Clinton: Secretary Clinton supports the continued expansion of Medicaid, and has even stipulated that access should be granted to families regardless of immigration status. This would allow an often unprotected and disempowered group to purchase insurance on the health exchange.
Overview: Perhaps the most developed policies in their respective plans are the candidates’ approaches to rising pharmaceutical drug costs. Both candidates place some responsibility for growth of medical spending on the cost of both generic and name-brand prescription medication, but propose different approaches to tackling the issue.
Trump: Mr. Trump hopes to include international drug manufacturers in his free-market proposal for health care in order to create more competition in this market. He states: “Congress will need the courage to step away from the special interests and do what is right for America. Though the pharmaceutical industry is in the private sector, drug companies provide a public service.”
Clinton: Secretary Clinton has released an additional multi-part proposal dedicated solely to lowering the costs of prescription drugs. In the plan, she proposes denying tax breaks for direct-to-consumer advertising with an FDA pre-approval process for such ads, a policy supported by the American Medical Association (AMA). Clinton also points to programs in Maine and California that place a $250/month limit on out-of-pocket prescription drug costs as a possible model to introduce national caps on out-of-pocket spending for patients. Furthermore, she proposes importing drugs from other countries, with the caveat that it must be through a safe and secure process and limited to only personal use.
Trump’s Additional Suggestions:
Mr. Trump has included some other unique ideas in his plans to Congress. Importantly, his plan includes proposals to (1) improve disparities in access to mental health care, and (2) allow tax deductions for health insurance premium payments. He also supports the use of “Health Savings Accounts,” tax-free accounts intended to supplement high-deductible plans, which he argues would be particularly well-suited for younger persons in good health. He states that these accounts “become part of the estate of the individual and could be passed on to heirs.” These policies, though, are truly only viable for higher-income individuals with access to the funds needed to meet a high deductible in an emergency situation. Finally, his plan emphasizes restricting women’s right to terminate an unwanted pregnancy, a difference between the candidates that took center stage in the final presidential debate.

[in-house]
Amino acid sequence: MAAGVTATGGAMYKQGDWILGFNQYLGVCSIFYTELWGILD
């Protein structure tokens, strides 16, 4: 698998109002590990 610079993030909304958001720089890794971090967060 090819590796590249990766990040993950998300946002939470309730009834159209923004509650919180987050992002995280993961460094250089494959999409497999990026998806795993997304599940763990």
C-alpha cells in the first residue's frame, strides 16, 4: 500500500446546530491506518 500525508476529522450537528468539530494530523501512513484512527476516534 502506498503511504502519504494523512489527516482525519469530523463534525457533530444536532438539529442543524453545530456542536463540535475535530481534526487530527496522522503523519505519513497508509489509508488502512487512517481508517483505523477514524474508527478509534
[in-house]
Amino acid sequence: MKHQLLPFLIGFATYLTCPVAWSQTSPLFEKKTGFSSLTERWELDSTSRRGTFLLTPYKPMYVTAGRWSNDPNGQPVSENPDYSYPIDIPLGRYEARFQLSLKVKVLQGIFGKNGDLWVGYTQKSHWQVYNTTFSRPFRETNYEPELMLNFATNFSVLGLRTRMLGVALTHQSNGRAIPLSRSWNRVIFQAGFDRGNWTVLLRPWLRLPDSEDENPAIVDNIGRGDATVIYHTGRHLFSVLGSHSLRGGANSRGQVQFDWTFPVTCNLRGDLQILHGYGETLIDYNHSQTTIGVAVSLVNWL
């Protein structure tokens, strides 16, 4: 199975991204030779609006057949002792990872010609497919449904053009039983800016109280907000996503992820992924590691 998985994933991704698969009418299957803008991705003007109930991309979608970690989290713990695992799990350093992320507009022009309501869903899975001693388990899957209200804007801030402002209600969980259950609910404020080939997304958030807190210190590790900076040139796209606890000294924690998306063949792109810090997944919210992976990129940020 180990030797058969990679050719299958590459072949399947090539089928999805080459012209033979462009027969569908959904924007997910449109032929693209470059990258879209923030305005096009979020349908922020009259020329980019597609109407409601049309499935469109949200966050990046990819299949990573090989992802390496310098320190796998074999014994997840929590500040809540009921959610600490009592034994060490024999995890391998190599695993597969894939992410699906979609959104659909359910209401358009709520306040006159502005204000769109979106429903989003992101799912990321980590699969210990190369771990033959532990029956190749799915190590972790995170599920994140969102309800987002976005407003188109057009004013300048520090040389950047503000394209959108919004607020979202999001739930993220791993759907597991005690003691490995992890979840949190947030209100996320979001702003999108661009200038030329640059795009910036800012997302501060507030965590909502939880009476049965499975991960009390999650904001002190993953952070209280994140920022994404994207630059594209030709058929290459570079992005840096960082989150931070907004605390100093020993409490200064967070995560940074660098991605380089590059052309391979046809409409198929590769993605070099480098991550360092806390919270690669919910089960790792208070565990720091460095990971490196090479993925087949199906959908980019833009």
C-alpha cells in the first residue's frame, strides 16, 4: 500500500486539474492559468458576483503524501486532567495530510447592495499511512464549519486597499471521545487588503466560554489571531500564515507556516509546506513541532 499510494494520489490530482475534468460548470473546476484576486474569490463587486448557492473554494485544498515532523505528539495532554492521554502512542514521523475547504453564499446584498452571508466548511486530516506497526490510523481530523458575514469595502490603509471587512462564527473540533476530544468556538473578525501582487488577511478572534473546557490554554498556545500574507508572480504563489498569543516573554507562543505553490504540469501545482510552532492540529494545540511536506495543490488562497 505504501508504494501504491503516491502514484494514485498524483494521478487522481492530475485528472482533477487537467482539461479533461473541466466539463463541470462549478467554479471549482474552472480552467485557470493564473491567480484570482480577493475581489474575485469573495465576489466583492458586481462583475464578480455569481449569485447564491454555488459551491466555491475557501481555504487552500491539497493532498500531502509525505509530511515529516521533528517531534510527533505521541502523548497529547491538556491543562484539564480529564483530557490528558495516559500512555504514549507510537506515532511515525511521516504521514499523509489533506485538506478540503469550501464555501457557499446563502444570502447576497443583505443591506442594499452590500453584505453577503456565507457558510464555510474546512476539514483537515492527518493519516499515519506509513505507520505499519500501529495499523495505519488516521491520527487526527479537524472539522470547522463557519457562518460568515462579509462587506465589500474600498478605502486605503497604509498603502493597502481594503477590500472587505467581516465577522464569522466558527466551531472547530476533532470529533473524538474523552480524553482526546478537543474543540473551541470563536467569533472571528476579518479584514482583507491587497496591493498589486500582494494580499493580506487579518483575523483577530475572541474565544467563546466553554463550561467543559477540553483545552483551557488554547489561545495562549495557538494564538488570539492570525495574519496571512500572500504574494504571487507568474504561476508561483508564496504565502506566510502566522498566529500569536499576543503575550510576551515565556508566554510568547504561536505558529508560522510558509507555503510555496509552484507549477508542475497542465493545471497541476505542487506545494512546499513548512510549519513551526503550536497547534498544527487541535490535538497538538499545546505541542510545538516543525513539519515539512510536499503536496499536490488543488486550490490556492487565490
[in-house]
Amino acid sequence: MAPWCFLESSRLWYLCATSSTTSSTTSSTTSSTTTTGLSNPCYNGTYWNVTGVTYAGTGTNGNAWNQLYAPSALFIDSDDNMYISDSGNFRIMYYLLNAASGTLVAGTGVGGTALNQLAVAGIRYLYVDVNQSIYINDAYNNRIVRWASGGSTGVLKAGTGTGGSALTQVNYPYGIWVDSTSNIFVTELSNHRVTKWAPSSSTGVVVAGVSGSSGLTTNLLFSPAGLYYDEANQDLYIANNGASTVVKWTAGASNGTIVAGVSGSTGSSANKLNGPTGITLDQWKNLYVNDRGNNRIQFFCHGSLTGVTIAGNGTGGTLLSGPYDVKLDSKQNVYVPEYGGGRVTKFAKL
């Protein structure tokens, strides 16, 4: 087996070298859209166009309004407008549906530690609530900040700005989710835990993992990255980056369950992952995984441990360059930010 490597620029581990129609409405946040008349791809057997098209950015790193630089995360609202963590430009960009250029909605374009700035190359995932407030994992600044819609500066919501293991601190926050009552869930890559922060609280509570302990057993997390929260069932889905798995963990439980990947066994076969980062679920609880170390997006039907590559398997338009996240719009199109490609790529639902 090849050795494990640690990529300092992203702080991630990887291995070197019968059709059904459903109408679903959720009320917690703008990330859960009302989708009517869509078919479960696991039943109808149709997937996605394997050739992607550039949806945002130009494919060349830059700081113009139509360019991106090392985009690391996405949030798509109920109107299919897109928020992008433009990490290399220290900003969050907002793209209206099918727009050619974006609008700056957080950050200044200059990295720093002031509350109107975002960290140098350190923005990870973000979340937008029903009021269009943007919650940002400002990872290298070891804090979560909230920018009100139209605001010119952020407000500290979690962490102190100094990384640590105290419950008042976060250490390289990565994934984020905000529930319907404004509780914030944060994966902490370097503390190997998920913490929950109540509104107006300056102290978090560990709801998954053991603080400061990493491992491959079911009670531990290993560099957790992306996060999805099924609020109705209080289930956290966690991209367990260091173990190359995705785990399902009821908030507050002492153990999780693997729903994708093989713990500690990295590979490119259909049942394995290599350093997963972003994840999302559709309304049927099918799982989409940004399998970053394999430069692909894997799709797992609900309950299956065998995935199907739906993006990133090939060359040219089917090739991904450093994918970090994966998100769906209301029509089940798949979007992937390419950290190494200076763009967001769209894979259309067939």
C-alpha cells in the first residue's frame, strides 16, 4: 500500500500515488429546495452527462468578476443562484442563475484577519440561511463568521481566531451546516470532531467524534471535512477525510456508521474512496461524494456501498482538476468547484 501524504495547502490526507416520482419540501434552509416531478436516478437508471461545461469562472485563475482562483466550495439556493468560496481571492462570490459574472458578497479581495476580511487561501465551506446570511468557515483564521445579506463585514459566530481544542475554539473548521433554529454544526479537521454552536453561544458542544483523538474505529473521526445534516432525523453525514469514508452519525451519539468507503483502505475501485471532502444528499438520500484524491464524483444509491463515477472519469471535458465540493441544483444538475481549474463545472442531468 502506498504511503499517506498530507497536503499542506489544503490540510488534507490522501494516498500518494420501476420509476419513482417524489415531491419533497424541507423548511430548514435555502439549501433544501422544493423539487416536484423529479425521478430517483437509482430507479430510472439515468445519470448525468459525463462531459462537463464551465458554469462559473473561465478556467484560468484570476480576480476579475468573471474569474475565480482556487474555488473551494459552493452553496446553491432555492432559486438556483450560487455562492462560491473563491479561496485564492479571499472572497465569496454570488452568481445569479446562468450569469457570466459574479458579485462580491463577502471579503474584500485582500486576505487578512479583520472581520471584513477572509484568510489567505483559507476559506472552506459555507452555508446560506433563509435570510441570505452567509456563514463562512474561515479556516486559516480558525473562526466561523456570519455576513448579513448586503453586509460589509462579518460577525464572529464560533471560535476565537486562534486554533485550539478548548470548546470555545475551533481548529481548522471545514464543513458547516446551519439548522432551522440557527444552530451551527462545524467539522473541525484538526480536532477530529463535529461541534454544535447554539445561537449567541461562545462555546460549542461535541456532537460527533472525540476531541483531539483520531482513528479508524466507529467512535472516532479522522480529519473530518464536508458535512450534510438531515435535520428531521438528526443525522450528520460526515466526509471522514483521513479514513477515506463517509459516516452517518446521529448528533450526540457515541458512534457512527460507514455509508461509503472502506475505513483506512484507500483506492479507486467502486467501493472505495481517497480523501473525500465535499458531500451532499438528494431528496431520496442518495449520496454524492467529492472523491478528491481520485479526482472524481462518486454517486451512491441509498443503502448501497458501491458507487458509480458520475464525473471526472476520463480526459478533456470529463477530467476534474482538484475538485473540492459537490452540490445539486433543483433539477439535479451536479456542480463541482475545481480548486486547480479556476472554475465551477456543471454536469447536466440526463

Clinton’s Additional Suggestions:
Secretary Clinton has included wide-reaching discussions on the state of health care for rural Americans, reproductive rights, the National Health Services Corps and community health centers. For Americans living in a rural setting, Clinton suggests expanding access through a novel telehealth model and establishing appropriate methods of reimbursement for this practice. Clinton has also come forward with a very strong statement in support of reproductive rights. Finally, she agrees to continue Obama’s call for tripling the size of the National Health Service Corps.
As can be expected from the controversial presidential race thus far, both candidates have revealed strongly opposing views on most key issues included in their respective health care plans. Several of these issues, such as immigration reform and the Affordable Care Act, were mainstays of their respective party platforms, and have evolved throughout the primary season. Others became part of the party dialogue throughout the primary process, where candidates including Senators Sanders, Rubio and Cruz fought hard to integrate their stances into the mainstream. Of course, virtually none of the proposed policies mentioned could be made unilaterally by the executive branch; rather, they would have to be passed as legislation through Congress. At this point, the best way to help push policy in either direction is to use our right and go vote by November 8th.
Editor’s note: This piece was originally written for the Latino Medical Student Association Policy Summit Newsletter in Washington, DC (10/21-10/23), and has since been readapted. All quotes are from the respective candidate’s website unless otherwise indicated.